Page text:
Sat, Mar 14, 2009 - Page 5 News List

Pakistan blocks anti-government protests

WON’T LAST The leader of Pakistan’s main opposition party predicted the president would not complete his five-year term in the face of anti-government demonstrators

AP , ISLAMABAD

Pakistan’s opposition leader predicted Pakistani President Asif Ali Zardari would not last his full five-year term in office as police yesterday turned away another convoy of protesters trying to reach the capital for a major anti-government demonstration.

Authorities have detained several hundred political activists and lawyers in recent days, seeking to thwart a protest movement that is challenging the government’s shaky one-year rule just as the West wants to see Pakistan unite and fight against al-Qaeda and Taliban extremists.

Activist lawyers are demanding Zardari fulfill a pledge to reinstate judges fired by former Pakistani president Pervez Musharraf, a general who ousted opposition leader Nawaz Sharif as prime minister in a 1999 coup. The protest movement heated up last month when the Supreme Court banned Sharif and his brother from elected office.

After the ruling, the federal government dismissed the Punjab provincial administration led by Sharif’s brother, stoking anger in Pakistan’s most populous region and putting the pair and their supporters on a collision course with Zardari.

Sharif — a seasoned political campaigner who is seen as closer to Pakistan’s conservative Islamist forces than Zardari — told a local TV station late on Thursday that he did not want to destabilize the government, but again appealed for Zardari to reinstate the judges.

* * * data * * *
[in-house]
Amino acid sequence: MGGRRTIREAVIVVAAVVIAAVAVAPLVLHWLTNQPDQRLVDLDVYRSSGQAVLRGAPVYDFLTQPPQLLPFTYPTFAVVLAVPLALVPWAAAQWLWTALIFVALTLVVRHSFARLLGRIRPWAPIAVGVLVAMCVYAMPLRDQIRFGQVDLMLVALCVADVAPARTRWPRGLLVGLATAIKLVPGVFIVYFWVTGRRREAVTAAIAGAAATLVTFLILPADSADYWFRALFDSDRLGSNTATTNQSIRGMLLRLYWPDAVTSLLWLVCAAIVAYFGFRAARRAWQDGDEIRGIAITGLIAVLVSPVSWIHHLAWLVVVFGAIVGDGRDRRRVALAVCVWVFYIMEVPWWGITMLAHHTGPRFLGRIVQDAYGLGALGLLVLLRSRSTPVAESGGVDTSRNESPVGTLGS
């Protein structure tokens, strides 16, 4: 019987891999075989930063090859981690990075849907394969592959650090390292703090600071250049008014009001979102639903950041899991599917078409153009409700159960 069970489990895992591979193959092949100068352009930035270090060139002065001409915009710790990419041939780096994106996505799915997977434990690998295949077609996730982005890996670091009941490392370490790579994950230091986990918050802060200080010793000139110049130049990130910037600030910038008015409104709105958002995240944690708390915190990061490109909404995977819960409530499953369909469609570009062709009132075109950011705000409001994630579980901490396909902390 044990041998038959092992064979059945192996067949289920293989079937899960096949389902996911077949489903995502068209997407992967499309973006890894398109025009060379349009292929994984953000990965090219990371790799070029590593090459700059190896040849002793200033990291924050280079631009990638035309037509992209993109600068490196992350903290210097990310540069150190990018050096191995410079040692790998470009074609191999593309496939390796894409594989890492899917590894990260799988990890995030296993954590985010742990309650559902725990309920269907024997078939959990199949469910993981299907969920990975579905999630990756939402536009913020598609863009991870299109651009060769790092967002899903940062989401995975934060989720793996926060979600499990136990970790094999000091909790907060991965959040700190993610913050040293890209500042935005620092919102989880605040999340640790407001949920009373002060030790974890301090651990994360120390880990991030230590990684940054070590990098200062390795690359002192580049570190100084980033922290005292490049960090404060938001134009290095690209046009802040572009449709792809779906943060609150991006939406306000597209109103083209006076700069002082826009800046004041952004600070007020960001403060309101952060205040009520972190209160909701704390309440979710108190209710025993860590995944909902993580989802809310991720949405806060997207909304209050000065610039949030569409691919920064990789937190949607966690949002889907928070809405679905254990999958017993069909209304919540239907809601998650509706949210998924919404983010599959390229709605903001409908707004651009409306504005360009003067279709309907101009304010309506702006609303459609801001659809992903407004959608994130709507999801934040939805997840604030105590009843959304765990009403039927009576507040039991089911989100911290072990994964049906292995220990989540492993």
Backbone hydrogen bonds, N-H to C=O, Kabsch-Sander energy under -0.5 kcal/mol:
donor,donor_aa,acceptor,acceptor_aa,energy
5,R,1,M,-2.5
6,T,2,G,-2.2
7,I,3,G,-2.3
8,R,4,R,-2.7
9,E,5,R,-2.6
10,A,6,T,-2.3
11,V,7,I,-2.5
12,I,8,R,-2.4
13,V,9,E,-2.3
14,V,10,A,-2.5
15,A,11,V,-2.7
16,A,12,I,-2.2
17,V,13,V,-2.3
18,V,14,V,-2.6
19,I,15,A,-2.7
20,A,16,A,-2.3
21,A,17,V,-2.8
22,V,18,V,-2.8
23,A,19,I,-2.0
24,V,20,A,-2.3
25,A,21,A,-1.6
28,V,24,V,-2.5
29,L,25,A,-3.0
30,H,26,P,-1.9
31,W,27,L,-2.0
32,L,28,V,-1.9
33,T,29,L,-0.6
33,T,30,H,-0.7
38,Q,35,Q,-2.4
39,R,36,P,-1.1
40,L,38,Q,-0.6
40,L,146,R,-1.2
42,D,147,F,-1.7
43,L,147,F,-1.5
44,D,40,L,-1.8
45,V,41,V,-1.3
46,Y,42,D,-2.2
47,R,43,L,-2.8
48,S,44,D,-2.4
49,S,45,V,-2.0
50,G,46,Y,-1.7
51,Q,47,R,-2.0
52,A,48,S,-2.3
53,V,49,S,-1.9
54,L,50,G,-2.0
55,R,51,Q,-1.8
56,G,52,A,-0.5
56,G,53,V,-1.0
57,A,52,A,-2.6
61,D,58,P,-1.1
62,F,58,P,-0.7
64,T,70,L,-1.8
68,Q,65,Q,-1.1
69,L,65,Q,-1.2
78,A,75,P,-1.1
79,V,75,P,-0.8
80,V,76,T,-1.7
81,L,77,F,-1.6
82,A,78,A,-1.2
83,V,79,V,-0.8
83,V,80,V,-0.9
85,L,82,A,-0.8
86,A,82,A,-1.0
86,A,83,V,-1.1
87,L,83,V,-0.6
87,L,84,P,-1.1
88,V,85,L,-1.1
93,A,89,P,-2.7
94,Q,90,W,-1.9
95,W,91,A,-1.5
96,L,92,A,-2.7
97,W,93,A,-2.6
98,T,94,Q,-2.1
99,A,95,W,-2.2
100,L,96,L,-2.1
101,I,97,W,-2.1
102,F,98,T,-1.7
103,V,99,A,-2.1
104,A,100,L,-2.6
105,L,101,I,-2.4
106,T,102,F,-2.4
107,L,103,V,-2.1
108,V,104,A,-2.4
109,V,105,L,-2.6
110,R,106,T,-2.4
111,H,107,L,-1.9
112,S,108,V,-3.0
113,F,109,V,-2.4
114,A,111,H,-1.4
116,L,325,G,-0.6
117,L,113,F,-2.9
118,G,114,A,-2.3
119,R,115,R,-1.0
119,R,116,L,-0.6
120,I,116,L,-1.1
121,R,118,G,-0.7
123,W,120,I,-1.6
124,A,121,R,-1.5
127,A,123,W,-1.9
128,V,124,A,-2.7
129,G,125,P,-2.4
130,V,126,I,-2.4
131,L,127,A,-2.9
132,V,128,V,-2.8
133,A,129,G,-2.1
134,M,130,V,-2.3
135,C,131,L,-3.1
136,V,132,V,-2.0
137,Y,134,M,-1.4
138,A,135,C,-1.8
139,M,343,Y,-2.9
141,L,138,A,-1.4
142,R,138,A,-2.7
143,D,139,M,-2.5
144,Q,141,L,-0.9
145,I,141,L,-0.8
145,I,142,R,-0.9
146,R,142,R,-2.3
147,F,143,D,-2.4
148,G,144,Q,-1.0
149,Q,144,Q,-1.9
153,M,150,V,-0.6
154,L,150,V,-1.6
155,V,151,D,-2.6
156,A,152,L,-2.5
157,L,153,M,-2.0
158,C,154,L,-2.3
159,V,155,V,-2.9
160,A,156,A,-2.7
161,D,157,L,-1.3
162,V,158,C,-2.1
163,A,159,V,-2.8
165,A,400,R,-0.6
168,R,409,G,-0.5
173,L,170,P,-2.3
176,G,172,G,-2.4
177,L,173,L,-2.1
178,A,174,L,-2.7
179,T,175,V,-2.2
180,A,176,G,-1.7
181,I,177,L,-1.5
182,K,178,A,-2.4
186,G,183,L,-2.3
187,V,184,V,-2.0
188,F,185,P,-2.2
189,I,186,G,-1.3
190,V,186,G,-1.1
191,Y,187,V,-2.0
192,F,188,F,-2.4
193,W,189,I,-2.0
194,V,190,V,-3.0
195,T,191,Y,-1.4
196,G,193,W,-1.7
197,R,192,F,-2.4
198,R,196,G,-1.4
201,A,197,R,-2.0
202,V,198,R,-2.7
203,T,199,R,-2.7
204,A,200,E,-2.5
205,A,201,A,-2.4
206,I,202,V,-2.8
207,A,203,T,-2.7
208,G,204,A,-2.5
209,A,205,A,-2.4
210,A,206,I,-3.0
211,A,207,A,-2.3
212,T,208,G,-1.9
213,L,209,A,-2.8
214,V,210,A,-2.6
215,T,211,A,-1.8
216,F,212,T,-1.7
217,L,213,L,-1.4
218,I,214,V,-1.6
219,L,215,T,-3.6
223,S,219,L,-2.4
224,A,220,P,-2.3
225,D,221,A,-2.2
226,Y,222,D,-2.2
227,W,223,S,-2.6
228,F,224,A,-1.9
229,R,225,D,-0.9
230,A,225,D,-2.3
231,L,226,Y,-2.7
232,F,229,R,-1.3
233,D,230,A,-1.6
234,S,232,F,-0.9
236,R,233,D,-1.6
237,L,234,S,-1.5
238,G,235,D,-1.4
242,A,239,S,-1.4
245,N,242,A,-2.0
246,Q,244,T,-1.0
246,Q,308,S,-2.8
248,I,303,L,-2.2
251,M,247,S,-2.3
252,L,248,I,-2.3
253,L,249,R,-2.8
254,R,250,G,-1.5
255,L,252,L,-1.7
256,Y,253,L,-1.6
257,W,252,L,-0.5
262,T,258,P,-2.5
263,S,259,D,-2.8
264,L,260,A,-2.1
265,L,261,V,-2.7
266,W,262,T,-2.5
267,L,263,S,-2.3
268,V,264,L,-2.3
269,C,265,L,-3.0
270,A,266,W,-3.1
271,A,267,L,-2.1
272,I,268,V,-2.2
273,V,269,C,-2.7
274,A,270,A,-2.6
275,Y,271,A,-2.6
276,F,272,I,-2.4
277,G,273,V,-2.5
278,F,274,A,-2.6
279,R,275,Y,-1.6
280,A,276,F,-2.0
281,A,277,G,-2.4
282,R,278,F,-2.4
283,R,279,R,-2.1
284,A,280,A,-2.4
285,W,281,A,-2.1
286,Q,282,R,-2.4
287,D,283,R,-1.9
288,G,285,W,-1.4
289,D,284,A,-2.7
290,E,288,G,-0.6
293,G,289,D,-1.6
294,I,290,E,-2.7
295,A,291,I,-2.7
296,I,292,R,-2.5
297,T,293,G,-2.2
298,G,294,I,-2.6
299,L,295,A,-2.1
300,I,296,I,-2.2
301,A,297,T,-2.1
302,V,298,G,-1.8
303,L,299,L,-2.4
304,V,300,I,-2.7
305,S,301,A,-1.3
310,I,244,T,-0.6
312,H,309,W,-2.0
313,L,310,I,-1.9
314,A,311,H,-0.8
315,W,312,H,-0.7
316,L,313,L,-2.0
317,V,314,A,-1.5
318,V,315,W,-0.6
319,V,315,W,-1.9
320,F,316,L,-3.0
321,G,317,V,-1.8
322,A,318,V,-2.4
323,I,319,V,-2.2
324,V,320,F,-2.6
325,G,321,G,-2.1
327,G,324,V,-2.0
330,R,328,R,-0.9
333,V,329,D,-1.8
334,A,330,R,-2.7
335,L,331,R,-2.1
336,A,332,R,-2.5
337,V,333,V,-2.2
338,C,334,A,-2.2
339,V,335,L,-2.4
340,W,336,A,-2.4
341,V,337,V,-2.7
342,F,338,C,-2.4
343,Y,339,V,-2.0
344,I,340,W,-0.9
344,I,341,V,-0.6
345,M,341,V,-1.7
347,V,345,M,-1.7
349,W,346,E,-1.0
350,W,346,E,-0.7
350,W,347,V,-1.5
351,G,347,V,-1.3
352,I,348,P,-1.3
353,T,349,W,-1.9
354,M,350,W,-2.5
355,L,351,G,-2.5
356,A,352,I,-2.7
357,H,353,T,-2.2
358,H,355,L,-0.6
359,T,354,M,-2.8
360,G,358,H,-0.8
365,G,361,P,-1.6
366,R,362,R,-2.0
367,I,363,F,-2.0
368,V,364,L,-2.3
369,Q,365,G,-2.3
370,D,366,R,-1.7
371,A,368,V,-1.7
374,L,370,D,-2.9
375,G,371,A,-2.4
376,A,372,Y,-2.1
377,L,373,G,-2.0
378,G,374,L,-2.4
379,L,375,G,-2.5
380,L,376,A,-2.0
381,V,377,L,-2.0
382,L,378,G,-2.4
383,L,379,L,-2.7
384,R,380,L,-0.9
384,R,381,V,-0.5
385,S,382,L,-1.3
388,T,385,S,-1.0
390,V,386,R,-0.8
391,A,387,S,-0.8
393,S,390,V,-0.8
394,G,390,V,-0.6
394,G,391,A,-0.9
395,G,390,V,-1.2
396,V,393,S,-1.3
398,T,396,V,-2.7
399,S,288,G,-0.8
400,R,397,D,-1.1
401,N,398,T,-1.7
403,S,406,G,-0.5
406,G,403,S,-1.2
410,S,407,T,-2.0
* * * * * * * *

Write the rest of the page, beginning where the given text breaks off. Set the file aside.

By resisting that demand, Zardari was “shortening his political life,” he said, adding: “I don’t think he will be able to complete his five years.”

The lawyers’ movement, Sharif’s party and other small political groupings called a “long march” to begin on Thursday across the country, with groups of protesters planning to converge on the parliament building in Islamabad on Monday and begin a sit-in.

Early yesterday, police stopped about 200 lawyers in a convoy of cars and buses from entering Sindh Province en route to Islamabad, witnesses and participants in the convoy said. No arrests were made, but the protesters vowed to find another way to get to the capital.

On Thursday, several hundred protesters in Karachi, the country’s largest city, set off for Islamabad in a convoy or cars, buses and motorbikes.

They were stopped by police trucks blocking the highway out of the city, and officers with clubs moved in to arrest the leaders, engaging in brief scuffles.

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